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#BoycottAmazon trends on social media, here's why

An inappropriate painting was for sale on Amazon by Inkologie, a Bengaluru-based seller.

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DNA Web Team

Updated: Oct 22, 2022, 09:25 AM IST

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After the Hindu Janajagruti Samiti (HJS) on Friday submitted a memorandum asking action against Amazon India for selling an 'obscene painting of Lord Krishna with Radha' on their website, the e-commerce company got itself in trouble.

The note was sent by the group to the Subramanya Nagar police station in Bengaluru.

The painting was offered for sale on the Exotic India website as part of their Janmashtami sale. The painting was offered for sale on Amazon by Bengaluru-based vendor Inkologie.

Later, Exotic India apologised via Twitter, writing, “It was brought to our notice that an inappropriate image was uploaded on our website. The same was brought down immediately. We sincerely apologise, Pls don't #Boycott_ExoticIndia #boycott_exoticlndia… Hare Krsna [sic]”.

HJS responded to Exotic India's tweet by writing, "Thank you for your quick action. We are grateful that you apologised unconditionally and deleted the paintings. We expect you to edit the content on your website to protect Hindu sensibilities. (sic)”

Amazon is yet to make any statement regarding the incident.

HJS tweeted that “Amazon and Exotic India must tender an unconditional apology and pledge not to hurt sentiments of Hindus ever again.”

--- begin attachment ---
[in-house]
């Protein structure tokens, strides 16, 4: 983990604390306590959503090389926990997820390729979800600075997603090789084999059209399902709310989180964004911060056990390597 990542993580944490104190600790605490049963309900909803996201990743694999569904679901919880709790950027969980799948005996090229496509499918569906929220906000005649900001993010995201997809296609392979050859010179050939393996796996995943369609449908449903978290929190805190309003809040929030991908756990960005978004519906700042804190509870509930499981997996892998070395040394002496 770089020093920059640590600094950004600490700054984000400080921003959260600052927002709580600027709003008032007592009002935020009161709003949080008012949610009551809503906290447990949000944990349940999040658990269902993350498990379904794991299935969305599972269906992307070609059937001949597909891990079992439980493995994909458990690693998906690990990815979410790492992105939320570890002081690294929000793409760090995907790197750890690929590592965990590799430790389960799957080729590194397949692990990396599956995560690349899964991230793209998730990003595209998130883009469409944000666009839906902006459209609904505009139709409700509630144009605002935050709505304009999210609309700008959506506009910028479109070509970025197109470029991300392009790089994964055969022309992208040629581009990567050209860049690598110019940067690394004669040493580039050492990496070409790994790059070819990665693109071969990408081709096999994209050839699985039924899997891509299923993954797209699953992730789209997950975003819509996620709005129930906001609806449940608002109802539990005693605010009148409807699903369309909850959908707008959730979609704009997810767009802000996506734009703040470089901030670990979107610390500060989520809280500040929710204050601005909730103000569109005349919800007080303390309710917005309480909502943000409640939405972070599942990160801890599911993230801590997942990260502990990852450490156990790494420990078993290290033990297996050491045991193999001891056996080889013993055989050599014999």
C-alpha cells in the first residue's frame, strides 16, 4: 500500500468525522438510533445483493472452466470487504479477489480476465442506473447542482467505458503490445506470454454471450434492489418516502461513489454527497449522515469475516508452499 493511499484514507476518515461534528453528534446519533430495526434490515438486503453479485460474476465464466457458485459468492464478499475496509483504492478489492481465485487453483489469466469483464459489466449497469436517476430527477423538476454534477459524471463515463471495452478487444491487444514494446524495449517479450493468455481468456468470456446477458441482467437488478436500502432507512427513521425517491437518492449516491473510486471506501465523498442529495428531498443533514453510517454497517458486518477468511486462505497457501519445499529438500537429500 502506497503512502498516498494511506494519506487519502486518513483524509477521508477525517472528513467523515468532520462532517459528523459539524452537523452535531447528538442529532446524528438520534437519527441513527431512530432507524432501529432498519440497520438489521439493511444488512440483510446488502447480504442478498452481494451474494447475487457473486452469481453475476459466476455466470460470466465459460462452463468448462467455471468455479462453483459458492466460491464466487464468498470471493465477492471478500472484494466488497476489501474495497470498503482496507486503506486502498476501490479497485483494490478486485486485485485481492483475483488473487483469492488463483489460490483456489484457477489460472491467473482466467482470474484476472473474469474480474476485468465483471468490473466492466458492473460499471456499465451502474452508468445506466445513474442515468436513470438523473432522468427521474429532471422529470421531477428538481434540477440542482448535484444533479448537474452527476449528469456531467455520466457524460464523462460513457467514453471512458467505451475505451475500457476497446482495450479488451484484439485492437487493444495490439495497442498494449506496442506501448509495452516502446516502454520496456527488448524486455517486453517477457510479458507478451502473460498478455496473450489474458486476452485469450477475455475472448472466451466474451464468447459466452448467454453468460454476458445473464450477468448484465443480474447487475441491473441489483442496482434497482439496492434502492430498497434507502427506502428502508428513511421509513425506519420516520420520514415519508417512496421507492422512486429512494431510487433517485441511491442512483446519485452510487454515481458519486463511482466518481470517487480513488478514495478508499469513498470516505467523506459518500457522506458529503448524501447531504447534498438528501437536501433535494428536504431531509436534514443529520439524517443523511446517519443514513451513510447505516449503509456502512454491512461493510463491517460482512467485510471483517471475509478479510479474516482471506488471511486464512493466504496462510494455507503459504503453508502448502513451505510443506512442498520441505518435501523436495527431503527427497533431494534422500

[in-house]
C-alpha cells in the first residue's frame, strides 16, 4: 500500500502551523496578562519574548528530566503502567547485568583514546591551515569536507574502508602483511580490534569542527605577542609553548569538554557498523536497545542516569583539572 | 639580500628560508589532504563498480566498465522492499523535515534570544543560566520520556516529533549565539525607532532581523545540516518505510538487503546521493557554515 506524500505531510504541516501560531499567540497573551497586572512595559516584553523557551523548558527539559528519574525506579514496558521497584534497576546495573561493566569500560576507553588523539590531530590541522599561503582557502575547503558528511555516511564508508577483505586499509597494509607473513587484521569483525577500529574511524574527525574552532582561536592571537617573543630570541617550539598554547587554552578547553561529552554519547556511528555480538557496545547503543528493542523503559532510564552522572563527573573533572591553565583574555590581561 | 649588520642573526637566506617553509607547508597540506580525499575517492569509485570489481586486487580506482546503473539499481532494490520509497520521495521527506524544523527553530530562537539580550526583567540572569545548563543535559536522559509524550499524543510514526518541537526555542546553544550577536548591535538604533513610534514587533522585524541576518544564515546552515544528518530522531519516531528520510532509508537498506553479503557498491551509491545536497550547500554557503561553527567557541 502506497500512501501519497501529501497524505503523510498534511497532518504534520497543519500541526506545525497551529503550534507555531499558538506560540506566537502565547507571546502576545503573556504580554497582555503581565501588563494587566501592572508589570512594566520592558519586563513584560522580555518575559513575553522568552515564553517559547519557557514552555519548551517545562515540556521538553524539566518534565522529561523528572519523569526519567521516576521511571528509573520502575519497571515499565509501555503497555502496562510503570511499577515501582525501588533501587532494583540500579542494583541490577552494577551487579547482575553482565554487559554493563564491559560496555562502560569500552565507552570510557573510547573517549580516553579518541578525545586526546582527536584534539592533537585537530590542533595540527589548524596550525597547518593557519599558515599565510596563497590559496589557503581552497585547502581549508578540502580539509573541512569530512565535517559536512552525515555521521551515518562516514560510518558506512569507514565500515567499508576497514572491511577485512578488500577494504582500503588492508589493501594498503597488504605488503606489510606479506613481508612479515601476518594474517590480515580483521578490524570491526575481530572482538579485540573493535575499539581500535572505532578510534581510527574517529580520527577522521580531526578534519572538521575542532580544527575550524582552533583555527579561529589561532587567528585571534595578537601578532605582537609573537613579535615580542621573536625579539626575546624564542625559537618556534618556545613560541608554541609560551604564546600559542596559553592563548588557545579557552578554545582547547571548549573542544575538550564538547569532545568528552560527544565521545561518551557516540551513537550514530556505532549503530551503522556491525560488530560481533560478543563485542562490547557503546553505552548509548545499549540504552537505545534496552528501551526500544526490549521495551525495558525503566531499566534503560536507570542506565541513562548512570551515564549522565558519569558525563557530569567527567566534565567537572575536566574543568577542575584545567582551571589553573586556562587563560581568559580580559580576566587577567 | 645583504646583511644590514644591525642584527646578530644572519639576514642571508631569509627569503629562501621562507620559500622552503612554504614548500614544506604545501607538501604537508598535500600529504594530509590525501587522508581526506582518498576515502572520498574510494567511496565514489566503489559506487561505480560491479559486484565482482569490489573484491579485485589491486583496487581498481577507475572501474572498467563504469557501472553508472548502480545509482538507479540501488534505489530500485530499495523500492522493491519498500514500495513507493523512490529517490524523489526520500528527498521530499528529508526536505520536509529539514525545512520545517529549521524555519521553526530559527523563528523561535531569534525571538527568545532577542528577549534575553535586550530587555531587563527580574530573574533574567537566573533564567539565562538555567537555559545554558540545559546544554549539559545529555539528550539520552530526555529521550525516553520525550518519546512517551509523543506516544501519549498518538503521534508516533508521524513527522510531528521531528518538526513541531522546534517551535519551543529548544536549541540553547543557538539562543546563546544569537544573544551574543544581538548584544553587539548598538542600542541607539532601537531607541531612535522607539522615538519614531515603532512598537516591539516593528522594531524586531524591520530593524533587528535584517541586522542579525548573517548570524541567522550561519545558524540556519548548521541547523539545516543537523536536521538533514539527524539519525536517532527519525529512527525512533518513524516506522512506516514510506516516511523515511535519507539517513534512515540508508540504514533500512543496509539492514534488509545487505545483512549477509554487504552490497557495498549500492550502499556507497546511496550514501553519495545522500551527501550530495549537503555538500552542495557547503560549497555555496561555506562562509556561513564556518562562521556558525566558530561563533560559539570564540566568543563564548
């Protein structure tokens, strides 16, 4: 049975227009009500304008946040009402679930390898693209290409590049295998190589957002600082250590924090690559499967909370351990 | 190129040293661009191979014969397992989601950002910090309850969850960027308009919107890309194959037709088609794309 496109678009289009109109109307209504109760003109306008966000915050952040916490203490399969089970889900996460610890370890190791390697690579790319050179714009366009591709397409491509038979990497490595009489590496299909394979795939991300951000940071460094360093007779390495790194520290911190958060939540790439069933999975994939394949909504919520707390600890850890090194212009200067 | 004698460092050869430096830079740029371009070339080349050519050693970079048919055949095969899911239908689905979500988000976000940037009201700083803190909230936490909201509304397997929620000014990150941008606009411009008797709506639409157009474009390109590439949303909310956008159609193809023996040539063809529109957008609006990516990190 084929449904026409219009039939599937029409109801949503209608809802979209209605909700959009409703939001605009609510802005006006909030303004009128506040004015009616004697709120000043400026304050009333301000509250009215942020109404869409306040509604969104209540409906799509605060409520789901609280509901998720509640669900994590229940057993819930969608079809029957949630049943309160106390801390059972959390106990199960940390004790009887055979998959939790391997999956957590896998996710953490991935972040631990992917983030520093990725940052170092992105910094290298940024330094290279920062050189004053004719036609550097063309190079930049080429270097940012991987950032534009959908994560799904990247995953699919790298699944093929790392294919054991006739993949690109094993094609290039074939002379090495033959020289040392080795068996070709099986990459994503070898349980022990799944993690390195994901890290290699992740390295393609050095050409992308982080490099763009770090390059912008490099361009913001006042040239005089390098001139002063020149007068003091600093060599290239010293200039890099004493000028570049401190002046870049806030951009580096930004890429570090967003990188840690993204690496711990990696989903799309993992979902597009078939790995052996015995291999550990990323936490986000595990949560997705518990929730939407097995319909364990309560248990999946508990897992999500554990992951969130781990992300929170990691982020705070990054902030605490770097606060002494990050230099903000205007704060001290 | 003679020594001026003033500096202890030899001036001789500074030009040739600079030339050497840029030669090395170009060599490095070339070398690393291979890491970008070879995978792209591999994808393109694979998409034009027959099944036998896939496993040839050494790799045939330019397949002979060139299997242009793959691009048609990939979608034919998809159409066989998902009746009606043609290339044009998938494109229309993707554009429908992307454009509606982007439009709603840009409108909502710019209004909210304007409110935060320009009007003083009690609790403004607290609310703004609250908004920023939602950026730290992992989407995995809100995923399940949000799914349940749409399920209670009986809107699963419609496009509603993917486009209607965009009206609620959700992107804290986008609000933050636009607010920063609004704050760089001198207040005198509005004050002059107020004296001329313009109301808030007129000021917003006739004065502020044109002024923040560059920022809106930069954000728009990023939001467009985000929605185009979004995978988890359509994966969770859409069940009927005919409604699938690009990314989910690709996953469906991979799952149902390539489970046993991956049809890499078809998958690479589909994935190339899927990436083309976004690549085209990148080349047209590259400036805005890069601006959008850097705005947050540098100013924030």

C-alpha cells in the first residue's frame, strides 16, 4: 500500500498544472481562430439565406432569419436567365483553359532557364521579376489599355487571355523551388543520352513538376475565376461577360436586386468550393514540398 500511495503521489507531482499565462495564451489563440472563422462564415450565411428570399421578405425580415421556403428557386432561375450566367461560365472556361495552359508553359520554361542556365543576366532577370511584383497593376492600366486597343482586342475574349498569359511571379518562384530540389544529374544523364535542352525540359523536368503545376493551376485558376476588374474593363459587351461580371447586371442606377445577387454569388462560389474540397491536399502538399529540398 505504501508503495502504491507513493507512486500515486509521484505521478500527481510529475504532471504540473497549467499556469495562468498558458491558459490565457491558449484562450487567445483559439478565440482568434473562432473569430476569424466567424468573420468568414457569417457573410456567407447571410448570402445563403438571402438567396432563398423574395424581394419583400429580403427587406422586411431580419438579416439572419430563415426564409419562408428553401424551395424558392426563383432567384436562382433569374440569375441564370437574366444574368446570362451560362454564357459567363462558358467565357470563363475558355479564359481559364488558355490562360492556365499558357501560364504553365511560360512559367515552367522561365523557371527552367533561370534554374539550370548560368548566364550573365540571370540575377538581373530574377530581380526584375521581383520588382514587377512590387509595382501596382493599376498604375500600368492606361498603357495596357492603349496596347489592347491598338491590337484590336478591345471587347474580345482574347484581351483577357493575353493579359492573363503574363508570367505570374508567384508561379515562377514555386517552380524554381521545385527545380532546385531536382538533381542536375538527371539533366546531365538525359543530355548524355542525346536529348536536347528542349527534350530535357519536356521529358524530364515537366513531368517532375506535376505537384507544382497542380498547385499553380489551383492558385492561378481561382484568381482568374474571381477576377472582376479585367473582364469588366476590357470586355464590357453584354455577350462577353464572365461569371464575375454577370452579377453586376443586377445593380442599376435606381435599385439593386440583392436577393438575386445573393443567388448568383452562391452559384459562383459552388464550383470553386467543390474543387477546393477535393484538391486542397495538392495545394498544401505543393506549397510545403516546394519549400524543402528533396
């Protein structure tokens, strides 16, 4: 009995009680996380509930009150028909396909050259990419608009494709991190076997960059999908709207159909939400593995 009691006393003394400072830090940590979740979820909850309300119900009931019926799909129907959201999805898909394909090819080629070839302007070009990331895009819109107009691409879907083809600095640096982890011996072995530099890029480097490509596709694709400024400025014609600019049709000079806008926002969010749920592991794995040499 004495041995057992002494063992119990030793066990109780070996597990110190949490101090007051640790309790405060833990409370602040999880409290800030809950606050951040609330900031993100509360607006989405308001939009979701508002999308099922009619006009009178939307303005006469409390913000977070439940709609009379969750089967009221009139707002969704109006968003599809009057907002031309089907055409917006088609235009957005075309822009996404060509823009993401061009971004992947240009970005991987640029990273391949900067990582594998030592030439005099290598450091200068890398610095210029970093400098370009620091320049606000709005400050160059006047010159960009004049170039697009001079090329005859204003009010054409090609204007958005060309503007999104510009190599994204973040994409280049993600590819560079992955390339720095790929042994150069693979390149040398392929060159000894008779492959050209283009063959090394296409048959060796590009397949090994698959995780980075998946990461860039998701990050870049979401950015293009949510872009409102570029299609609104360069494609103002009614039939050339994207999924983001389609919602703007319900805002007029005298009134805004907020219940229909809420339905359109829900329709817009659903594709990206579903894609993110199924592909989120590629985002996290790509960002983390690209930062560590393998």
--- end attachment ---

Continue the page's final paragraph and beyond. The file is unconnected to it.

Amazon has stirred up controversy in the past for allegedly offending 'religious sentiments.' After it was discovered that toilet seat coverings and other things featuring images of Hindu gods were being offered on the internet, a complaint was filed against its US website in 2019.

Twitter users demanded action against the largest online retailer in the world and some even tagged the late Sushma Swaraj, India's then-foreign minister, in their calls for a boycott of the e-commerce site.

The Seattle, Washington-based company was criticised once more in 2017 after it was discovered that doormats bearing images of the Indian flag were being sold on the company's Canadian website. If the items were not taken down from the internet or withdrawn, Swaraj had then threatened to revoke the visas of Amazon employees.

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